The second show of the season at off-off-Broadway's Jean Cocteau Repertory Theatre includes such elements as a bordello, S&M and politicians engaged in sexual role playing. Any wonder the show is sold out for the rest of its run?
The play in question, Jean Genet's dark 1956 satire, The Balcony, began previews Oct. 8, opened Oct. 10 in repertory, and ends its scheduled run Dec. 16. The last two performances are sold out.
Set in a brothel in violent, revolutionary Europe, The Balcony shows how people from all walks of life fall into twisted power plays when they dress up as such figures as a bishop, judge and queen.
Genet, also author of The Maids, rewrote The Balcony several times, and it's generally accepted as an absurdist work, though director Eve Adamson isn't happy with that categorization. In press materials for the show, Adamson said the play's essence is found in its "imperfect role playing" and compared the dress-up to "a drag queen with a five o'clock shadow -- an effect made not by how well you do the impersonation but by the flaw."
The Balcony features such Cocteau veterans as Harris Berlinsky, Elise Stone, Craig Smith and Molly Pietz. Also in the cast are Angela Madden, Christopher Black, Jennifer Lee Dudek, Marc Diraison, Tim Deak, Jason Crowl, Jolie Garrett and Neil Shaw. Designing the show are Margaret McKowen (costumes), Christopher Martin (sound) and director Adamson (lighting). The rest of the Cocteau season is as follows:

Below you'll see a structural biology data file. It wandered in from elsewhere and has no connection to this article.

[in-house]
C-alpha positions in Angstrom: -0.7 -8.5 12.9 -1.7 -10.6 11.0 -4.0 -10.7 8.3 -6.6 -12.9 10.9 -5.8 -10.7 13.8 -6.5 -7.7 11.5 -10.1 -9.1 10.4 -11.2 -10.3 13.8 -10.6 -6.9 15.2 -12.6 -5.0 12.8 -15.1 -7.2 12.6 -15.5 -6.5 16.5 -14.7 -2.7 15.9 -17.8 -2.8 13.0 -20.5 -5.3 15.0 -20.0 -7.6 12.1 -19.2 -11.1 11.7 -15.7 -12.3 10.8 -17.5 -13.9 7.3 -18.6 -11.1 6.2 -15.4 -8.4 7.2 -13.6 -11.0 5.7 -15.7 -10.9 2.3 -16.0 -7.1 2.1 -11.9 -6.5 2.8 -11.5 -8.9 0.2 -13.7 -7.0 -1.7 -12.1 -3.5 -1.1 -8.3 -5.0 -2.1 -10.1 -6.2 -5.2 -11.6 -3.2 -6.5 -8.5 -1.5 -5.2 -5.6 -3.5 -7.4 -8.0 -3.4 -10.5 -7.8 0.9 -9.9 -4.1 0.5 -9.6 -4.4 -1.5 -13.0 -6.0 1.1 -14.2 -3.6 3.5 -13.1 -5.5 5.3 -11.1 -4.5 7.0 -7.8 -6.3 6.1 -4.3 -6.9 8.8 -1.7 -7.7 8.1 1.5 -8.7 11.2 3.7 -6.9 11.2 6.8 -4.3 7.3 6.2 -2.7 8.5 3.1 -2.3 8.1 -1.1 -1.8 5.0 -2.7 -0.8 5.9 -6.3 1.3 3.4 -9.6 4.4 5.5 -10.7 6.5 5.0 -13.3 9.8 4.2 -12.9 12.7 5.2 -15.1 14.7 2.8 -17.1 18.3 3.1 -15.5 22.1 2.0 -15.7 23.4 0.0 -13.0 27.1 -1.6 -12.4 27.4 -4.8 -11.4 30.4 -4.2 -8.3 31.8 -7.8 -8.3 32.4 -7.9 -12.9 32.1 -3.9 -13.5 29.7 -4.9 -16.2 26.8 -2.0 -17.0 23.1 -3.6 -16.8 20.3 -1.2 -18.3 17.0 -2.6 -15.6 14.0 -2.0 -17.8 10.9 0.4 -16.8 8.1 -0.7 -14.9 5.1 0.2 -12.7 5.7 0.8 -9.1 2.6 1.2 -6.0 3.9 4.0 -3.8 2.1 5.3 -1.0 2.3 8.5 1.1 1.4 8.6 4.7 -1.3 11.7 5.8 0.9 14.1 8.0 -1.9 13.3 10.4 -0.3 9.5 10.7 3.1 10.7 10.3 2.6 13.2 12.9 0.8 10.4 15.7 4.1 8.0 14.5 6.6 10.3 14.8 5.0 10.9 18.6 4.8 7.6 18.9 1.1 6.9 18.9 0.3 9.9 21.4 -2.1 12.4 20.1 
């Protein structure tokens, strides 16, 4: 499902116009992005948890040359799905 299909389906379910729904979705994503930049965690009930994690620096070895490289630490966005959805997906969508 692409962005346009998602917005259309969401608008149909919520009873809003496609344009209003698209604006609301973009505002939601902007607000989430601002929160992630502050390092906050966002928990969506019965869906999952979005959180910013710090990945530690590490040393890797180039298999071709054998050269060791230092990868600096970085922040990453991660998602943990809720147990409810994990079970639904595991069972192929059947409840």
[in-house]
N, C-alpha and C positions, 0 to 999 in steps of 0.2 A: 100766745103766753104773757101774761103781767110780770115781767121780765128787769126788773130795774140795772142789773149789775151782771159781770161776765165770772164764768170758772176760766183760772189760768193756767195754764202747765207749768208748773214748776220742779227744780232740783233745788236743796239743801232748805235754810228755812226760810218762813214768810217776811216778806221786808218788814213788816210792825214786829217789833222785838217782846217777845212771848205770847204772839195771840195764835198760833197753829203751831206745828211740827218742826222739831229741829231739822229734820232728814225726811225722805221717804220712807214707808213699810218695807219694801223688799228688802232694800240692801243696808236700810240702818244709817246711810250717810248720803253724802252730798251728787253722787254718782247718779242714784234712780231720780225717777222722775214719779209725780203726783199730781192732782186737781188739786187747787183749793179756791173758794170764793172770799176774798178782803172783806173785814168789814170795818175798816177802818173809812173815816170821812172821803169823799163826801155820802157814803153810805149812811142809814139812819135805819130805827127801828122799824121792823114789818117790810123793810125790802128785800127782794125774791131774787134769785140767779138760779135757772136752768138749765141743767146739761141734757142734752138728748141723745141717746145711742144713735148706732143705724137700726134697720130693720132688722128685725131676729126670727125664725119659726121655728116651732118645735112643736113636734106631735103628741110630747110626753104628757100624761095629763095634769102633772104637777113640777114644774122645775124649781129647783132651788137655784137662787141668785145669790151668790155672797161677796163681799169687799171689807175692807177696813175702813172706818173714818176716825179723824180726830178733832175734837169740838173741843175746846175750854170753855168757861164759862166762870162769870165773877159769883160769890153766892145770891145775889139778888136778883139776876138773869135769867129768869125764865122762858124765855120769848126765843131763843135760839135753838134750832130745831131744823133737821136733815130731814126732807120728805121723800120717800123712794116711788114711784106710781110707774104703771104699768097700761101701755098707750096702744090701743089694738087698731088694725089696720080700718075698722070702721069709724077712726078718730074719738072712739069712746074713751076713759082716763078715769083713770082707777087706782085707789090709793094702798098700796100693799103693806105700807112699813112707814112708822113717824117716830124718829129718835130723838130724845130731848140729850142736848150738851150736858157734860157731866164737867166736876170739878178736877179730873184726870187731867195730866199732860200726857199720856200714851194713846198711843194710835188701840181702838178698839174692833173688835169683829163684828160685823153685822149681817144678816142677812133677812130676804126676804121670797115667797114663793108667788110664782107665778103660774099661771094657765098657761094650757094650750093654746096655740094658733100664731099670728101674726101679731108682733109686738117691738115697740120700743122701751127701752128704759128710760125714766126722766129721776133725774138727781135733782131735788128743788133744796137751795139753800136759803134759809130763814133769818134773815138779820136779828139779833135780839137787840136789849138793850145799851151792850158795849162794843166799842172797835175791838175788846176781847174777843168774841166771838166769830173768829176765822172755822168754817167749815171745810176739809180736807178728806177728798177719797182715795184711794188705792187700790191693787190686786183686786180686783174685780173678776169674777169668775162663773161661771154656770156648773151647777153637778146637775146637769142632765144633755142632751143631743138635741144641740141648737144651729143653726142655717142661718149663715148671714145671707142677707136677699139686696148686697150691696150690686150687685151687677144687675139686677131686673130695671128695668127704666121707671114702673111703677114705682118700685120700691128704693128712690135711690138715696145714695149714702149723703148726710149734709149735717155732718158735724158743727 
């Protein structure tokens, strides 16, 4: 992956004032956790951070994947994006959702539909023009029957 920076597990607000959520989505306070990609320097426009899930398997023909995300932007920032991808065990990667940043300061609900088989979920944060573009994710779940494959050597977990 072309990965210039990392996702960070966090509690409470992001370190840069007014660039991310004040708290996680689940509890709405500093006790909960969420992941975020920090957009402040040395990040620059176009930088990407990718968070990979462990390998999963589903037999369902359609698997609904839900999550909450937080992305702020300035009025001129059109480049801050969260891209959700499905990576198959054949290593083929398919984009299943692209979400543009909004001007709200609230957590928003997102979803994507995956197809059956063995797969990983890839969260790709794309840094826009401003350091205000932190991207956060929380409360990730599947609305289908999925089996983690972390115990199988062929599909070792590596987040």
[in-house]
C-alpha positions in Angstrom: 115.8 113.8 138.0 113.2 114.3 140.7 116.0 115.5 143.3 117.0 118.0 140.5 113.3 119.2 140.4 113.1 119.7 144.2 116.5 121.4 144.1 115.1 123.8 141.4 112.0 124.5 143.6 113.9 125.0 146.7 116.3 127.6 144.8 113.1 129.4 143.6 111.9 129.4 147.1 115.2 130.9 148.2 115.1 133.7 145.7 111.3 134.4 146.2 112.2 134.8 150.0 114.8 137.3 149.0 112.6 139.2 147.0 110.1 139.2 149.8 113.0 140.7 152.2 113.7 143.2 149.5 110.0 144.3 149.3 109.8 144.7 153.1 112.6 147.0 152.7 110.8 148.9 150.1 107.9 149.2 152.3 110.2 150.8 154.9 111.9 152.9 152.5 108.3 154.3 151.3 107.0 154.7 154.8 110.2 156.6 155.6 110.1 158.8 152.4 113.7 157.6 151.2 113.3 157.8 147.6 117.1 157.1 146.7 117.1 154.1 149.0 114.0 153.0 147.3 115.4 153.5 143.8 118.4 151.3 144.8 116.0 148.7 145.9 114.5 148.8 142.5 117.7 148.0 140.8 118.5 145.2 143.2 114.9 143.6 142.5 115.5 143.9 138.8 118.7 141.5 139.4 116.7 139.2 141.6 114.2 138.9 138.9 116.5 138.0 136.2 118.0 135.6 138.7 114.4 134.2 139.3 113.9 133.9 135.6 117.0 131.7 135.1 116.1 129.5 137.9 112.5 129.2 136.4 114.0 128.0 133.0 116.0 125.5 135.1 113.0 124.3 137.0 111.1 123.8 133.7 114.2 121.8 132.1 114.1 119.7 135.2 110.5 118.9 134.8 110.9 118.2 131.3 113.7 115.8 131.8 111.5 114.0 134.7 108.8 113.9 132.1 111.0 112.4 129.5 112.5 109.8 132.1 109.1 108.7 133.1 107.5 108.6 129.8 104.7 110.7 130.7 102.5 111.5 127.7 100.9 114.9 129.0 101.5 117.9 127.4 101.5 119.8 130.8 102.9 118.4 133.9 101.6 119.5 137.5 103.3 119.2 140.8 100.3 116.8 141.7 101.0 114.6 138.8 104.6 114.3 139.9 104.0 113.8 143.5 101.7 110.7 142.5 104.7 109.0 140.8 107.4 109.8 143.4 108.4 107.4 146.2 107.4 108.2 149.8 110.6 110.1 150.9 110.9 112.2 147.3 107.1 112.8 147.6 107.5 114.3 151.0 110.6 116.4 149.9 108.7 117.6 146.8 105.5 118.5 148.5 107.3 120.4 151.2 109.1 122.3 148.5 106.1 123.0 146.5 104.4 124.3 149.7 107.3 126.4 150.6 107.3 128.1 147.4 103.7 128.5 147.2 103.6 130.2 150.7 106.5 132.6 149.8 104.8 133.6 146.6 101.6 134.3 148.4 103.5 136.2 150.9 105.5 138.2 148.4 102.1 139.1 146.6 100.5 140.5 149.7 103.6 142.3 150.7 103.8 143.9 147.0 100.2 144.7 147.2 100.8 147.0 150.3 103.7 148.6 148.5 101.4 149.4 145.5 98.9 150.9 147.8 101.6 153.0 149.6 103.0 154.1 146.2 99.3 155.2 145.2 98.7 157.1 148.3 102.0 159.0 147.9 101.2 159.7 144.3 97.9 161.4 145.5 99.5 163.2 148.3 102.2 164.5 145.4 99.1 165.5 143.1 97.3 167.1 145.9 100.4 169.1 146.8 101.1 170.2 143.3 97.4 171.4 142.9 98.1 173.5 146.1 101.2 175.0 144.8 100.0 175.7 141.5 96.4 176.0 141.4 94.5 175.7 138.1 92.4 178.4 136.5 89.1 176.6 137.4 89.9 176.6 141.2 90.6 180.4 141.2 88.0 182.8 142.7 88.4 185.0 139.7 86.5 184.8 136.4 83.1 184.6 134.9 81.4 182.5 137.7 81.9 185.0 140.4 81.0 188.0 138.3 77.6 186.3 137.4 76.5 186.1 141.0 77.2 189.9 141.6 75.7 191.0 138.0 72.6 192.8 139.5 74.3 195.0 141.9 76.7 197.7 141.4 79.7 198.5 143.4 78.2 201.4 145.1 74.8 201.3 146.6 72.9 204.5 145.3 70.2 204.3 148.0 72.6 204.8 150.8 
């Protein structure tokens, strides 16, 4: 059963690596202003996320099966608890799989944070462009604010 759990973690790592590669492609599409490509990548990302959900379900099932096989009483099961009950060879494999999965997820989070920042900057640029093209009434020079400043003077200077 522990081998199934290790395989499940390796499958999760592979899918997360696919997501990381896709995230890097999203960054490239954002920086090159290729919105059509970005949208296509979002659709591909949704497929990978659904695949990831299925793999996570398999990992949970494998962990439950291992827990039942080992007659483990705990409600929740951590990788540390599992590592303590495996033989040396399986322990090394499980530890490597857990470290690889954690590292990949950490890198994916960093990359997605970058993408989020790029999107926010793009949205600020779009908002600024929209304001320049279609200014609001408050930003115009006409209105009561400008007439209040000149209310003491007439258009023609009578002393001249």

€ The Servant of Two Masters, the eighteenth-century Italian farce by Carlo Goldoni, directed by Jonathan Polgar, Dec. 3-Feb. 24, 2000.
€ Edward II, Bertolt Brecht's tale (translated by critic and playwright Eric Bentley) of the English king previously dramatized by Christopher Marlowe, directed by Karen Lordi, Jan. 21, 2000-April 20, 2000.
€ Medea, the classic Greek tragedy by Euripides, directed by Eve Adamson, April 7, 2000-May 21, 2000.
All shows and dates are subject to change. Call (212) 677-0060 for more information.
Jean Cocteau Repertory was founded in 1971 by Eve Adamson, in order to create a theatre with a rotating repertory of classic plays with a resident company of actors. Adamson was artistic director until succeeded by Robert Hupp in 1989; she remains a part of the company as its most prolific director.
-- By David Lefkowitz